After you ship your product, complete your sprint, or finish an important milestone it's natural for your team to sit back and reflect on what happened. Did everything go according to plan? Were the estimates right? Is there anything we could have done better? Did our customers like the product? By looking back to our previous sprint or our previous achievements we can gather data and understand the root causes of why things went right or wrong, and plan action items for future sprints with this in mind.
What is a retrospective meeting?
A retrospective meeting is an important step in continuous improvement, and it should be held every time you conclude a milestone. Done right, a retrospective meeting can be extremely productive, helping your team identify problems, discuss solutions and come up with new ideas on how to make future releases even better.
With retrospective meetings you can look back, review and recap everything that happened in the past cycle of work. This is meant to provoke analysis, evaluation and examination of our last cycle and revisit all the achievements and mistakes, then with those lessons learned, after our retrospective evaluation, we can create an action plan on how to avoid our mistakes and replicate our achievements in the next cycle. Process improvement and reiteration are what lies in the very core of a retrospective meeting. Future projects can incrementally improve after every sprint or cycle and we can grow incrementally better with each iteration.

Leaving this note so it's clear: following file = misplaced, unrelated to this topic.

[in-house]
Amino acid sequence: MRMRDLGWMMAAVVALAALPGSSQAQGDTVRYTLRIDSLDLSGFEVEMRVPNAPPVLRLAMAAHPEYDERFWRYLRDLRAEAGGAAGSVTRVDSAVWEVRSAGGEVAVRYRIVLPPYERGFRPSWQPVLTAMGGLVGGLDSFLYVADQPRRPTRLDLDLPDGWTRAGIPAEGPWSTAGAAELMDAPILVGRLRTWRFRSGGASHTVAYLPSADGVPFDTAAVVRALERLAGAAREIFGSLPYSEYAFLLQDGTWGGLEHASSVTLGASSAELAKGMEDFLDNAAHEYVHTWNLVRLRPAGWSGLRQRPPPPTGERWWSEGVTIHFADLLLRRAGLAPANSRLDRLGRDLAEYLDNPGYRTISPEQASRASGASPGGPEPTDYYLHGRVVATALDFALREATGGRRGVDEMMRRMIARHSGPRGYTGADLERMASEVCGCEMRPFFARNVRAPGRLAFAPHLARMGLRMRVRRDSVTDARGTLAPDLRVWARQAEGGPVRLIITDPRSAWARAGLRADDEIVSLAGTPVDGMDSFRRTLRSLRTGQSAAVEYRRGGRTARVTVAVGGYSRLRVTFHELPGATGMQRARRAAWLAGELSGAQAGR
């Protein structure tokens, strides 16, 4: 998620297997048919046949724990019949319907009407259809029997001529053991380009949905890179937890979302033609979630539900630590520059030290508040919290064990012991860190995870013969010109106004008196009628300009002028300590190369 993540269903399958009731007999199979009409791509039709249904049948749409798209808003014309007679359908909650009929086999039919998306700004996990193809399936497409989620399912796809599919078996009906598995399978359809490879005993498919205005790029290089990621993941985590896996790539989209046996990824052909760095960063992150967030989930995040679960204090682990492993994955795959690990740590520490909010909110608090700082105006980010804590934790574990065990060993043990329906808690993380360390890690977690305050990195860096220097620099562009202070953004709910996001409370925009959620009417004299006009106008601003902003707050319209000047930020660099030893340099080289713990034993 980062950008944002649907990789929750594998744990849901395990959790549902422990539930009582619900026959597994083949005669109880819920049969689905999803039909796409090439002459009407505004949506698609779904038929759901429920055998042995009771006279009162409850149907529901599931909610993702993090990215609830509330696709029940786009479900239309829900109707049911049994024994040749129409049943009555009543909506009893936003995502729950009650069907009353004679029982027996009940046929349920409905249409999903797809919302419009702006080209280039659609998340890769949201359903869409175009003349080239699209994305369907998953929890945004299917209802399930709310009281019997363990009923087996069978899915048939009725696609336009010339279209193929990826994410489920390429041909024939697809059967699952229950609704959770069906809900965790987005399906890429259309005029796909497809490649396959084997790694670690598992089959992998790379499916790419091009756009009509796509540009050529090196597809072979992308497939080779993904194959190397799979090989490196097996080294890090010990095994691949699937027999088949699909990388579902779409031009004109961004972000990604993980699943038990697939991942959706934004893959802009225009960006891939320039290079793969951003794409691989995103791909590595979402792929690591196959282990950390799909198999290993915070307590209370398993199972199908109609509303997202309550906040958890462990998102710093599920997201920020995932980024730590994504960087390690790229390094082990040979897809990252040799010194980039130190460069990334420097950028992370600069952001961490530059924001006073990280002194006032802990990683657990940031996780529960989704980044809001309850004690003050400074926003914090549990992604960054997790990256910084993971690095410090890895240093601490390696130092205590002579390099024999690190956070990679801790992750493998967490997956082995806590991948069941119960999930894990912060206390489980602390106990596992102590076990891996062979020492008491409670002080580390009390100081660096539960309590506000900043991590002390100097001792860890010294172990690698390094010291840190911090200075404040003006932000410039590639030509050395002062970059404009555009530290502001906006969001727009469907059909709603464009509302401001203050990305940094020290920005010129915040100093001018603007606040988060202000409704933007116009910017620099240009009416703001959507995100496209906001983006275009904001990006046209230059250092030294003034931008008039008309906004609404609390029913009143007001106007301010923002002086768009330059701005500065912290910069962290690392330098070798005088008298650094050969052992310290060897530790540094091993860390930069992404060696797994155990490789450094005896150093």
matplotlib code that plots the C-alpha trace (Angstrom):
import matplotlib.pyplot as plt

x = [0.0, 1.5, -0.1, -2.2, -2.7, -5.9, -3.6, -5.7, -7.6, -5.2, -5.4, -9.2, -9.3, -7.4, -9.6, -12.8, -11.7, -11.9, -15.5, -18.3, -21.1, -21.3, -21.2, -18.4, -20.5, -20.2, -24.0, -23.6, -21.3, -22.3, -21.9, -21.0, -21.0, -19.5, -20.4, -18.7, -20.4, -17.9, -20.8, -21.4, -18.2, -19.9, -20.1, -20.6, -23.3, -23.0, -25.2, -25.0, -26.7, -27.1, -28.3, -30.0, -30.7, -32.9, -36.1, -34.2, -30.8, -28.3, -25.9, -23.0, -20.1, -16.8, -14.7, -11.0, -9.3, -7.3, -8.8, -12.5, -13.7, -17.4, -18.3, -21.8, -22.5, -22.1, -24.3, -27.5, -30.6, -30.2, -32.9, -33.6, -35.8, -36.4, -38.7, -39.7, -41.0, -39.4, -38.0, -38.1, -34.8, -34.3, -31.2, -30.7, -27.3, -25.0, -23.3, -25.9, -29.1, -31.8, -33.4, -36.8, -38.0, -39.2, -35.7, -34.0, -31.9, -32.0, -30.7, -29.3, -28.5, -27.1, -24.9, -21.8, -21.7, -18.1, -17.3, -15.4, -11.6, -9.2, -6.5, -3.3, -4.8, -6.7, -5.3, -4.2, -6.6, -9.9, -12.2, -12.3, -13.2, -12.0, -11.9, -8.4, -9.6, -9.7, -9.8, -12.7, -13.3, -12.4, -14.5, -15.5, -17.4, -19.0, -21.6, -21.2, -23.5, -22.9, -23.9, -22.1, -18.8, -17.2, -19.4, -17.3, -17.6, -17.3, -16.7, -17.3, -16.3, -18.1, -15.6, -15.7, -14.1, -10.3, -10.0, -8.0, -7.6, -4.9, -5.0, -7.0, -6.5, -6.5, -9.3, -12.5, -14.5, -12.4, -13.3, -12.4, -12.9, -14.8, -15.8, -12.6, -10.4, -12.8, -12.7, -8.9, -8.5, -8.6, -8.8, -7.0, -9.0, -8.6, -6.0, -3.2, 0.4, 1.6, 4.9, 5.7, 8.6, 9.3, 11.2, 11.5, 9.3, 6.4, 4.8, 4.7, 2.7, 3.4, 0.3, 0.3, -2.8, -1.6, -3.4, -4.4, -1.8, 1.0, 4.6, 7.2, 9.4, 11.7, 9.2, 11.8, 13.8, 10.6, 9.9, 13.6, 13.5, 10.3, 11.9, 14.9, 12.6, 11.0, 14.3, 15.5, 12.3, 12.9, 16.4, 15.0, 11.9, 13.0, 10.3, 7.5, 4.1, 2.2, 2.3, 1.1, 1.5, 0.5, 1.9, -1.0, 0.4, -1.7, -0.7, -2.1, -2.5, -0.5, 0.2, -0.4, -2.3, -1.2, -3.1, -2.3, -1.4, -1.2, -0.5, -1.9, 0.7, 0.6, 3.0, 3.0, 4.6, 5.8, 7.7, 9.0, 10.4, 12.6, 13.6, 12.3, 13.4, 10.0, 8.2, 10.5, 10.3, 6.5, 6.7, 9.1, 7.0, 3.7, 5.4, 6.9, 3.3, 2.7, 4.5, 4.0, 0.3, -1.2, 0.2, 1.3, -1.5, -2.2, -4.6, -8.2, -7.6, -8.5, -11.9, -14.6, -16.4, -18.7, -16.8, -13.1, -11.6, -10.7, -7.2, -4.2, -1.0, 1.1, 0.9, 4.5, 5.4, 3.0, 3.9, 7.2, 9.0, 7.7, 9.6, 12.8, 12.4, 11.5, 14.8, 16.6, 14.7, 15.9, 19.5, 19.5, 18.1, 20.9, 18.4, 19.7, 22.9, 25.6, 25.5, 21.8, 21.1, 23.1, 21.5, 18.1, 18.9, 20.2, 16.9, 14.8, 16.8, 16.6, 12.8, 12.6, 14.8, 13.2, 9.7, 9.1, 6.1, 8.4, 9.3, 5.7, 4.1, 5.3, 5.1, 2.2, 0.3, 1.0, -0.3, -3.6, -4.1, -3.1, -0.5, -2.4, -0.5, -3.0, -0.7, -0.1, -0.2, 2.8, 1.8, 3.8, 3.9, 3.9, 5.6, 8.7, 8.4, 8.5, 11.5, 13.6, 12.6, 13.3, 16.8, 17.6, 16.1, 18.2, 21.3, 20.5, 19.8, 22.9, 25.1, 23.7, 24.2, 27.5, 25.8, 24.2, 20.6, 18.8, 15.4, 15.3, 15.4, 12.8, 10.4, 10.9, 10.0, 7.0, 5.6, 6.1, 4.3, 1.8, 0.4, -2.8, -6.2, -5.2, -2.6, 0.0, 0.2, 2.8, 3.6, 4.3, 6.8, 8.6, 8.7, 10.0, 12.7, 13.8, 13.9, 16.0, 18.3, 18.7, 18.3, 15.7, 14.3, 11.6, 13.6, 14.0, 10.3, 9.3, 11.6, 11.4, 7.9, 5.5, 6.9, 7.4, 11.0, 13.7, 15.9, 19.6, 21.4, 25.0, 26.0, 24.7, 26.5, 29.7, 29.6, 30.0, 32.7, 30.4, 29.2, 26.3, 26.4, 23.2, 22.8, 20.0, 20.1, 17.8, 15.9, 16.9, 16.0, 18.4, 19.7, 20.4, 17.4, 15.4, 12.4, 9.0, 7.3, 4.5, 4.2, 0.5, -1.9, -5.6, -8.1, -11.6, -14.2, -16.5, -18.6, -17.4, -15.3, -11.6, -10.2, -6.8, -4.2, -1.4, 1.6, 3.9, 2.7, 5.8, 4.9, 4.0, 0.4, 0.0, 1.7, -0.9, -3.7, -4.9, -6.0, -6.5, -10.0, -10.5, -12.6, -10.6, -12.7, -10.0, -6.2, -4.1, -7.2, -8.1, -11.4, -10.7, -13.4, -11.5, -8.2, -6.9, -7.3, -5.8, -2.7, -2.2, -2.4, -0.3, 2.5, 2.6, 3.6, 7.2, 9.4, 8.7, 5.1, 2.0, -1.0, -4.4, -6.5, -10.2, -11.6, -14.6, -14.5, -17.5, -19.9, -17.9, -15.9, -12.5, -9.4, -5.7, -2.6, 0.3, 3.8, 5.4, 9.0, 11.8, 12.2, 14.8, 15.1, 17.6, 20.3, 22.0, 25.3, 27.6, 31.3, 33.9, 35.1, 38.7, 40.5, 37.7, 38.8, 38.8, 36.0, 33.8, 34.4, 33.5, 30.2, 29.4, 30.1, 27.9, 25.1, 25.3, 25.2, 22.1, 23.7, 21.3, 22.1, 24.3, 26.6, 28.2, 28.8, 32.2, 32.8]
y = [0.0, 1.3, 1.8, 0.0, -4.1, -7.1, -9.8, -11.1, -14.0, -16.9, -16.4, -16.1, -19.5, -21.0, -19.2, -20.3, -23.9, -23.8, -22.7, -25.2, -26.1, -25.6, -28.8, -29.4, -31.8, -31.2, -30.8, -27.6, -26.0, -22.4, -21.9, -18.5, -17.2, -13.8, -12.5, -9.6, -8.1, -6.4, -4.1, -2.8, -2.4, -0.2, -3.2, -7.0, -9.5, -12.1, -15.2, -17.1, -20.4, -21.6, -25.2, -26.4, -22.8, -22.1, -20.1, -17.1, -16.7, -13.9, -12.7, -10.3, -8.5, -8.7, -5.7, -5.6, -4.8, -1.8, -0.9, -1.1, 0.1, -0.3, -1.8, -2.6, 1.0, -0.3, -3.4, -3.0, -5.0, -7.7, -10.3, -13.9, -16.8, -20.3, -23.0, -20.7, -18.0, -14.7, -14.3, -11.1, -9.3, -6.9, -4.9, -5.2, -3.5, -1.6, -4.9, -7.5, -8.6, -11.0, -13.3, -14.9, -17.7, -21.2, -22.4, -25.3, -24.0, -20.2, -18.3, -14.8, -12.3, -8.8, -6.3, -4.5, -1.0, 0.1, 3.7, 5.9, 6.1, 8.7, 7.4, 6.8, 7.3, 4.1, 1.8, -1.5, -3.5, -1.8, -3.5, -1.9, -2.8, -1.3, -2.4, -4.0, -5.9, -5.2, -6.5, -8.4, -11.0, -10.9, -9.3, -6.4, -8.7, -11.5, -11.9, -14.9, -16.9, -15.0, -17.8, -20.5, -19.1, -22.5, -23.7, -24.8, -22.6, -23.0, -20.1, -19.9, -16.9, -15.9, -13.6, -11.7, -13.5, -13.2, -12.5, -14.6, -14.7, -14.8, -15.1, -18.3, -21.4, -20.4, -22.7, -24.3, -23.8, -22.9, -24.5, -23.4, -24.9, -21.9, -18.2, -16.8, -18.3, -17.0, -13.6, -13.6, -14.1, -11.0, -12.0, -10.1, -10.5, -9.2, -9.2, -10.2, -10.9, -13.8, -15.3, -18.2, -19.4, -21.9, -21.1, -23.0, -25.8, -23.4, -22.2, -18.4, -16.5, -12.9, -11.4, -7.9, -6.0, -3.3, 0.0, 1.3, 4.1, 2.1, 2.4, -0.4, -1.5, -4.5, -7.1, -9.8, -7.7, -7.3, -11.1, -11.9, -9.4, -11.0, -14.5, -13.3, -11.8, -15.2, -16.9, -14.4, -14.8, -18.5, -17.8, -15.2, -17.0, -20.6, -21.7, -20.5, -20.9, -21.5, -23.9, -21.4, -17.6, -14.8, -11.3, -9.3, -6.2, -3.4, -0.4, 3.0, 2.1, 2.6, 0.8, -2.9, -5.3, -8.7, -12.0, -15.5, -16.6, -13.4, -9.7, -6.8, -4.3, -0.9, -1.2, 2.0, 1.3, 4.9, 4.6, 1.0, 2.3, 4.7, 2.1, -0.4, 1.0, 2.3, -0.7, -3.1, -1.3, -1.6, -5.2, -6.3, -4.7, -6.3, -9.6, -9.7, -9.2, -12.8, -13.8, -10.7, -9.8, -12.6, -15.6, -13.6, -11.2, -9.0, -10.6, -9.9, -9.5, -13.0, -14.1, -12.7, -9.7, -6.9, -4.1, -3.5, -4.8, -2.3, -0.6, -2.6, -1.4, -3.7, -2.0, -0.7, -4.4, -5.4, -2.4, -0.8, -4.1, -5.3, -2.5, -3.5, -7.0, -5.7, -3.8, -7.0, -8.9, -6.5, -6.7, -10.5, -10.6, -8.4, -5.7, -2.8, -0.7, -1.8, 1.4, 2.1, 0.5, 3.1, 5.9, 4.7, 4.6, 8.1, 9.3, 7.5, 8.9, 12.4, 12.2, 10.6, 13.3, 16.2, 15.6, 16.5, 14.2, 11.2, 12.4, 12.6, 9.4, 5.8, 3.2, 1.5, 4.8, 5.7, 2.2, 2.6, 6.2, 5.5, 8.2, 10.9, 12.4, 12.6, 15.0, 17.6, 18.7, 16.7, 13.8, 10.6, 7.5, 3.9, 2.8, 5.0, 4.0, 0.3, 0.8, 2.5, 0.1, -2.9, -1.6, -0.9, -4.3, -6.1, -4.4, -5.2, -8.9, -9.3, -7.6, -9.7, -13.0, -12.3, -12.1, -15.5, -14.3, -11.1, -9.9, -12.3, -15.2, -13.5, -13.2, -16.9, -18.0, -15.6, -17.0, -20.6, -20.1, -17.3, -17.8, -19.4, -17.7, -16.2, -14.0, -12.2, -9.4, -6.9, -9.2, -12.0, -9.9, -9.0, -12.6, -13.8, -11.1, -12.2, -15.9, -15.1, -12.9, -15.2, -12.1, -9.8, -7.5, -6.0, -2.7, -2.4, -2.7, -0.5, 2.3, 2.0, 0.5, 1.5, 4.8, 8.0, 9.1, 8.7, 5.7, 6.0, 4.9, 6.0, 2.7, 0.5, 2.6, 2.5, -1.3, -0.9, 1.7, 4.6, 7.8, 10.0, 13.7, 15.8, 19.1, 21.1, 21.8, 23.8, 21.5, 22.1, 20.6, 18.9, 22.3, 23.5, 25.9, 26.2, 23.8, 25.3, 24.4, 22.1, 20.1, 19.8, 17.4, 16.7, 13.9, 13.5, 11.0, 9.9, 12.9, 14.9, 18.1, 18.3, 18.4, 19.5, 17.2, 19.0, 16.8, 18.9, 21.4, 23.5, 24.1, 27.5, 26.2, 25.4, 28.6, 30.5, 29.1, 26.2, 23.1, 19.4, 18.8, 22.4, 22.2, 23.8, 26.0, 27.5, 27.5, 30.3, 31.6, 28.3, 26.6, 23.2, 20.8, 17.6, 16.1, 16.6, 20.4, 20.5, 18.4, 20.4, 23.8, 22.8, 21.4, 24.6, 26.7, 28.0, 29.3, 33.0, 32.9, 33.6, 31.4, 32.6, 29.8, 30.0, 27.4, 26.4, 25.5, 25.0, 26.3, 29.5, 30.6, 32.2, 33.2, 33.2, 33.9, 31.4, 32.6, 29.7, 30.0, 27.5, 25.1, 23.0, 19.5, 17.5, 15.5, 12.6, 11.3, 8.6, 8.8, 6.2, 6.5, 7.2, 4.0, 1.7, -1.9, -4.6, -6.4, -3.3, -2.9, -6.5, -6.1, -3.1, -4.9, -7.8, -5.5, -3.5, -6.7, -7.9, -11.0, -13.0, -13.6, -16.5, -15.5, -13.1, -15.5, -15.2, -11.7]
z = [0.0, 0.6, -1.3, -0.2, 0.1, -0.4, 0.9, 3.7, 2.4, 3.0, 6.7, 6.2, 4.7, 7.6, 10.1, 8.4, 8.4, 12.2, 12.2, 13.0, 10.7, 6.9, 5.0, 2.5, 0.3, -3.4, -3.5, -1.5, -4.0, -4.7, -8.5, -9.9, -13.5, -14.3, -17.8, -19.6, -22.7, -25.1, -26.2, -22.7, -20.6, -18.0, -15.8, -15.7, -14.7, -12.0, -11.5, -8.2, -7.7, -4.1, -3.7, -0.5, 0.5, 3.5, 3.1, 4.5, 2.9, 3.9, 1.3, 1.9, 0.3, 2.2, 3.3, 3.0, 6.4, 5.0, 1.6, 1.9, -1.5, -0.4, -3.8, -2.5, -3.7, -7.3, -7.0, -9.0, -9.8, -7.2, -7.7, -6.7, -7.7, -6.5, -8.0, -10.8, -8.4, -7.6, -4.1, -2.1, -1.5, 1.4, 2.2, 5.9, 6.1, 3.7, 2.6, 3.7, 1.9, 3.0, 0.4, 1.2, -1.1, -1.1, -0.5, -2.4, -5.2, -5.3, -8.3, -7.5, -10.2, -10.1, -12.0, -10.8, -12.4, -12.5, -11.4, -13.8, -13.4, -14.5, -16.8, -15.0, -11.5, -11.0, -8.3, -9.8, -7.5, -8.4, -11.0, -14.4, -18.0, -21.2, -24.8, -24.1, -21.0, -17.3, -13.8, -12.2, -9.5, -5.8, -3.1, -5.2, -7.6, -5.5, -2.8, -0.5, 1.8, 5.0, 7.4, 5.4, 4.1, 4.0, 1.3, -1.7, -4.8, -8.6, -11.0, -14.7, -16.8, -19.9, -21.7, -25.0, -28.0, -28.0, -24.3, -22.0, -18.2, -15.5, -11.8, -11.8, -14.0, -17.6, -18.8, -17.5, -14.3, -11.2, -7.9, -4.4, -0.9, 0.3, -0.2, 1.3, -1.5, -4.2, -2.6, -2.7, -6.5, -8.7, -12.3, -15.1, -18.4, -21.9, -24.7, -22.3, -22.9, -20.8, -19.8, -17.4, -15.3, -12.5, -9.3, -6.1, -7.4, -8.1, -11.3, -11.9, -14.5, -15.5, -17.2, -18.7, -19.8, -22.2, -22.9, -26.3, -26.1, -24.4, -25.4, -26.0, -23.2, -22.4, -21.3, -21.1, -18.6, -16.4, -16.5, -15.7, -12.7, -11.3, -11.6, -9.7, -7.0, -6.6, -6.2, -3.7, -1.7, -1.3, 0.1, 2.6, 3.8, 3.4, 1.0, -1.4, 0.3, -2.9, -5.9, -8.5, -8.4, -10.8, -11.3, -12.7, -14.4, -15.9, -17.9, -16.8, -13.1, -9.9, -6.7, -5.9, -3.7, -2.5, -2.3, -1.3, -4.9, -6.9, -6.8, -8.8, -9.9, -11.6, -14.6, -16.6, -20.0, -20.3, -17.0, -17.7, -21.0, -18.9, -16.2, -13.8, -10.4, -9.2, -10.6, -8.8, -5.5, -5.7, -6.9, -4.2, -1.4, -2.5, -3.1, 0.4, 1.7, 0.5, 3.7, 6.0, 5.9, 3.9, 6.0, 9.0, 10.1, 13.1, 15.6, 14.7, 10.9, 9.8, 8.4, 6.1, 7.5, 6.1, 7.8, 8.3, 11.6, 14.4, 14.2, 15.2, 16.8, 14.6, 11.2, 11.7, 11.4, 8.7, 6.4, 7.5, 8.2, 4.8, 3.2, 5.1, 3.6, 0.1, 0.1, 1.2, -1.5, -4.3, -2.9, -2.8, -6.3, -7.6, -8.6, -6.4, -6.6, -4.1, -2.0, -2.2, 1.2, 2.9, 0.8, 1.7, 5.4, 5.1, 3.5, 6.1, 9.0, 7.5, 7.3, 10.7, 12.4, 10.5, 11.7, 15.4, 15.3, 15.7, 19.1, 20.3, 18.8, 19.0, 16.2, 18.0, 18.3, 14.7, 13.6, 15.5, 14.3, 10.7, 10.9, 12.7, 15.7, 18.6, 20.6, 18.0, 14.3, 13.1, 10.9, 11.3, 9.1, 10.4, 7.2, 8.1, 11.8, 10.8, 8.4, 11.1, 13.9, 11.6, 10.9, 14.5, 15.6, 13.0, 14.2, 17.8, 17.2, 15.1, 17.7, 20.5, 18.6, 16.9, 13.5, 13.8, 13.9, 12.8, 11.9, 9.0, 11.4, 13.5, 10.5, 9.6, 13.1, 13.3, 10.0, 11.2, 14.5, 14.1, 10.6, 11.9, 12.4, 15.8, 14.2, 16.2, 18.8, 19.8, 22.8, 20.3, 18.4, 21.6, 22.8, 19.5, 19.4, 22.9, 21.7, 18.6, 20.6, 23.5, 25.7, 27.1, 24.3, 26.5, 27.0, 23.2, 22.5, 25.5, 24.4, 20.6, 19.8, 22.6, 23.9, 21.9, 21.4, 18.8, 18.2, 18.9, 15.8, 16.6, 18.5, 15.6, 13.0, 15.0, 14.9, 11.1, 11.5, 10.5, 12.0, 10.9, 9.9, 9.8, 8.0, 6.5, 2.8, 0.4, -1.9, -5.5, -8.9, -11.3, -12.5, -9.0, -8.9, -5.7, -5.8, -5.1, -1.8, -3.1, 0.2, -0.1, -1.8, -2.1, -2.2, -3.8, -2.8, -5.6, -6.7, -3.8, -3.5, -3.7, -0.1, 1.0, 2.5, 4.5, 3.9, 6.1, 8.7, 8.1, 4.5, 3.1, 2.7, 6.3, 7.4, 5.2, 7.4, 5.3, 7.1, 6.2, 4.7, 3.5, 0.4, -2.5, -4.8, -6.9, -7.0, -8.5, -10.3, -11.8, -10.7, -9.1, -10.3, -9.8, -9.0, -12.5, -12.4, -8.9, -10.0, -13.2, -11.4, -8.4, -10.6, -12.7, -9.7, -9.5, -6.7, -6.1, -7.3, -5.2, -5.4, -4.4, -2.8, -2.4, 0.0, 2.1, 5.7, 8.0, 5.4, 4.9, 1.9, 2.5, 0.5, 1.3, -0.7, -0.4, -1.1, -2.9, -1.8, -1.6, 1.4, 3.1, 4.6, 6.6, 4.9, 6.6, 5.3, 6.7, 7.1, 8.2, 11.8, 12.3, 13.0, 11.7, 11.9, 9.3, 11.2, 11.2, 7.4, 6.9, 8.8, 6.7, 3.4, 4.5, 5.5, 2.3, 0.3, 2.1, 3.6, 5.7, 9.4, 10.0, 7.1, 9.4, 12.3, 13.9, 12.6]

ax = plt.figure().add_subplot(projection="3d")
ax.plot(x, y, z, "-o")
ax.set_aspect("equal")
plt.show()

How to plan for it
Planning for your team retrospective meeting is very important, you can't go unprepared! The idea is to get team members to talk freely and set up a safe space where there can be honest feedback.
Here are a couple of best practices for your retrospective meeting:
Set a meeting agenda. An agenda gives people a sense of what they'll be talking about and lets them know what to expect.
Get a facilitator. A facilitator can keep the meeting moving and on track.
Give everyone involved floor time. Each participant has a unique perspective to share.
Allow time for discussion. The value comes from the discussion and dialogue. Don't just dump a bunch of statements into a meeting.
Don't let one person dominate the discussion. Give each person equal time. If one person dominates the conversation, it may put the others on the defensive and makes it difficult for them to contribute.
A retrospective doesn't have to be a formal, hour-long meeting. You can hold a retrospective anywhere — anytime.
Get started with this retrospective template
Feel free to use this simple retrospective template for your retrospective meetings!
- What went well?
- What did you learn?
- What needs improvement? (i.e it went wrong, it wasn’t delivered or didn’t go as expected)
Follow this best practice
Learn how to configure this template here: